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9 of 9 people (100%) found this review helpful
5.2 hrs on record
Posted: December 29, 2015
a very solid point and click adventure that doesnt hold your hand, but also at least gives you Crispin so you arent ever lost on the way.

the music ranges from desolate to haunting and gives a full sense of a dying world and sounds like its from shortly after the 16bit era.

the visuals are very unique and asymmetrical. bringing the beauty of a more organic design to it's cast of robotic wonders.

and the cast themselves are very animated, and unique. they all gives a very distinct feeling. some come across as zealotus misionaries, others as military wardware given life, and theres even a bit of robotic love thrown in there to blur the line between emotion and robotics.

very happy with this game.
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7 of 8 people (88%) found this review helpful
12.6 hrs on record
Posted: September 16, 2015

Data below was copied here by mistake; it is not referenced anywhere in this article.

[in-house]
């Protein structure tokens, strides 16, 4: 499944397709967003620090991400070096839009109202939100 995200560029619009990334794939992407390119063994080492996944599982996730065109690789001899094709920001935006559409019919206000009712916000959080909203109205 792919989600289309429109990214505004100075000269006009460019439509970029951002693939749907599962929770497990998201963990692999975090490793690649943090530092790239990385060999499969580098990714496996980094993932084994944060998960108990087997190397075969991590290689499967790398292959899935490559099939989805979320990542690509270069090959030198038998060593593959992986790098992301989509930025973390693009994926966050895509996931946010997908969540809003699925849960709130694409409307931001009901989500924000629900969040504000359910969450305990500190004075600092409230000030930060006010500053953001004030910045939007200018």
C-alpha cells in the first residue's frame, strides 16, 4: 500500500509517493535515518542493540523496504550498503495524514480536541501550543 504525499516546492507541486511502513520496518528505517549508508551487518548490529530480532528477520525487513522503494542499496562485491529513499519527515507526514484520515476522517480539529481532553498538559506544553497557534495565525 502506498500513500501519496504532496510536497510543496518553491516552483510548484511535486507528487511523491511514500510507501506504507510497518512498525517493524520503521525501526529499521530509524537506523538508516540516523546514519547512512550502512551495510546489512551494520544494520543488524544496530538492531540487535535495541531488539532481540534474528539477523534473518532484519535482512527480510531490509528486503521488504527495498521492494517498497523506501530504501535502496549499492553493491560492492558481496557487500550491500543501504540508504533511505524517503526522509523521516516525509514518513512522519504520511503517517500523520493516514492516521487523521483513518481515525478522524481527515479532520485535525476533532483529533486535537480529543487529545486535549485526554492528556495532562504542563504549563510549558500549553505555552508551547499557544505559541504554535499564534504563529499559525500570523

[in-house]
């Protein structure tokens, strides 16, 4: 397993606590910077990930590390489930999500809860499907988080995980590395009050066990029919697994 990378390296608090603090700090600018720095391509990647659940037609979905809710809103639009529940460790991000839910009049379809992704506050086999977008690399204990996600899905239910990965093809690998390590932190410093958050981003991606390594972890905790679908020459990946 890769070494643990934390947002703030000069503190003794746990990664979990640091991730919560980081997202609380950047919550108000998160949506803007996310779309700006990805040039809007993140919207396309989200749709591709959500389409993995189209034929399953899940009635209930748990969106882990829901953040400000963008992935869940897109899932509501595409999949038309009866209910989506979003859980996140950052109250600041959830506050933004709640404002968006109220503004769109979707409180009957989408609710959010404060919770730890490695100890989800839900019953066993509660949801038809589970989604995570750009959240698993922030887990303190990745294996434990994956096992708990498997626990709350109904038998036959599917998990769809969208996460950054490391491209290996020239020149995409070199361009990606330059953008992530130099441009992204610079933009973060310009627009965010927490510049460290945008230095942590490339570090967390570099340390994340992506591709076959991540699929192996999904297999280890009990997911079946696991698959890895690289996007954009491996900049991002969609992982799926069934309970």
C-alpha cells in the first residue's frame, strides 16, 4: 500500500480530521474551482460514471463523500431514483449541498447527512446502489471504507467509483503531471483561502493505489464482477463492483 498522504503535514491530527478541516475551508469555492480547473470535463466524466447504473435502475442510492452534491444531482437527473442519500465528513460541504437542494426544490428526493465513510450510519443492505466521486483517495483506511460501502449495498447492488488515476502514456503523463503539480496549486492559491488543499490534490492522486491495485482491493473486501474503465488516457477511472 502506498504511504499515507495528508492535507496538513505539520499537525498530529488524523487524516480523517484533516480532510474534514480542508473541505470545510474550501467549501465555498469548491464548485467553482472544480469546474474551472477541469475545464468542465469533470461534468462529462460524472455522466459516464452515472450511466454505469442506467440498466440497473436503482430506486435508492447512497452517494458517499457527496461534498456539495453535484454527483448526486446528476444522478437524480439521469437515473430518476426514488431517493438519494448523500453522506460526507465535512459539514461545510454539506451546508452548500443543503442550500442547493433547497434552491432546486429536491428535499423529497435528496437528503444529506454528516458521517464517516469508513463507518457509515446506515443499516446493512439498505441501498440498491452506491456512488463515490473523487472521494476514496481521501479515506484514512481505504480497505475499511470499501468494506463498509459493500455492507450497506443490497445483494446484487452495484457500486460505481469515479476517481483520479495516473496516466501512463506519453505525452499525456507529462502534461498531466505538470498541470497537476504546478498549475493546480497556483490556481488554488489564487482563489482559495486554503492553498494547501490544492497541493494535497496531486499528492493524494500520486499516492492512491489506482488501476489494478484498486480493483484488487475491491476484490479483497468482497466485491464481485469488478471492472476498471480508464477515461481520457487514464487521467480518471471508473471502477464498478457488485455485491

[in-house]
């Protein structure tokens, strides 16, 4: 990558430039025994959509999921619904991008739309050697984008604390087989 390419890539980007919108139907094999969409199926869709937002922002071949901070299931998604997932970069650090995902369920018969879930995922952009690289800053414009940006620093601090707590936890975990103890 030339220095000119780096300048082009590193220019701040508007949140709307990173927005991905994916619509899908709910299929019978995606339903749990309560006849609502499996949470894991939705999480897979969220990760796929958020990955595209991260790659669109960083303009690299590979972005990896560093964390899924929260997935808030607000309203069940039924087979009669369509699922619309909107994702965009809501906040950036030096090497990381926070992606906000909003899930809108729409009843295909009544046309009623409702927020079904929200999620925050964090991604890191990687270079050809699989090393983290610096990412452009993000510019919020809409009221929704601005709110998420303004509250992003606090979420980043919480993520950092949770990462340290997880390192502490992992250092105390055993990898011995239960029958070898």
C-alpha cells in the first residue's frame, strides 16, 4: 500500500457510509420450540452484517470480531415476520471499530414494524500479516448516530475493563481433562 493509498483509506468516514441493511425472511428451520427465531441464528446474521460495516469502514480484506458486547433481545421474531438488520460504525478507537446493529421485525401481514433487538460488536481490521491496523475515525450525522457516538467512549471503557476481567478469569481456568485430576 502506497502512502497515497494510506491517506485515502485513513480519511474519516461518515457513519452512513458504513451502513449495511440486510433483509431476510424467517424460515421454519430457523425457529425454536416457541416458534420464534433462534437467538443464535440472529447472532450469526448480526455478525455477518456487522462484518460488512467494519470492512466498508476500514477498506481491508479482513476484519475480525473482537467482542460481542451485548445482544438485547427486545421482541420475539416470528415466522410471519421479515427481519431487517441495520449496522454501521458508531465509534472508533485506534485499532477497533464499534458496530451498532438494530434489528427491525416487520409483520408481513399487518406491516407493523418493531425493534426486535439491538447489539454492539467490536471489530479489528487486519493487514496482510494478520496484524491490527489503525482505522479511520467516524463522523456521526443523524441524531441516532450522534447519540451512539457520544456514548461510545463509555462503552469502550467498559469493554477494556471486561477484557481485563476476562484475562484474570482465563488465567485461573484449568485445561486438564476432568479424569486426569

If you like point-and-click adventure games, this is an AWESOME title. The atmosphere and storytelling in this game are REALLY, really good -- injecting new life into old themes (post-apoc, robot rules/society, etc.) and it has quality voice acting that really helps immersion. I truly cared about the characters in this game and there not only were multiple endings, but in many ways more than one way to solve a problem -- which is rare in games like this. I am generally NOT a fan of Point/Click adventures, but I HAPPILY made an exception to play this one. I was sad to finish it, because it meant parting ways with the world of this game, that I so enjoyed. Where many games disappoint, this unravels mysteries worth knowing... and endings worth seeking. <3 Recommended.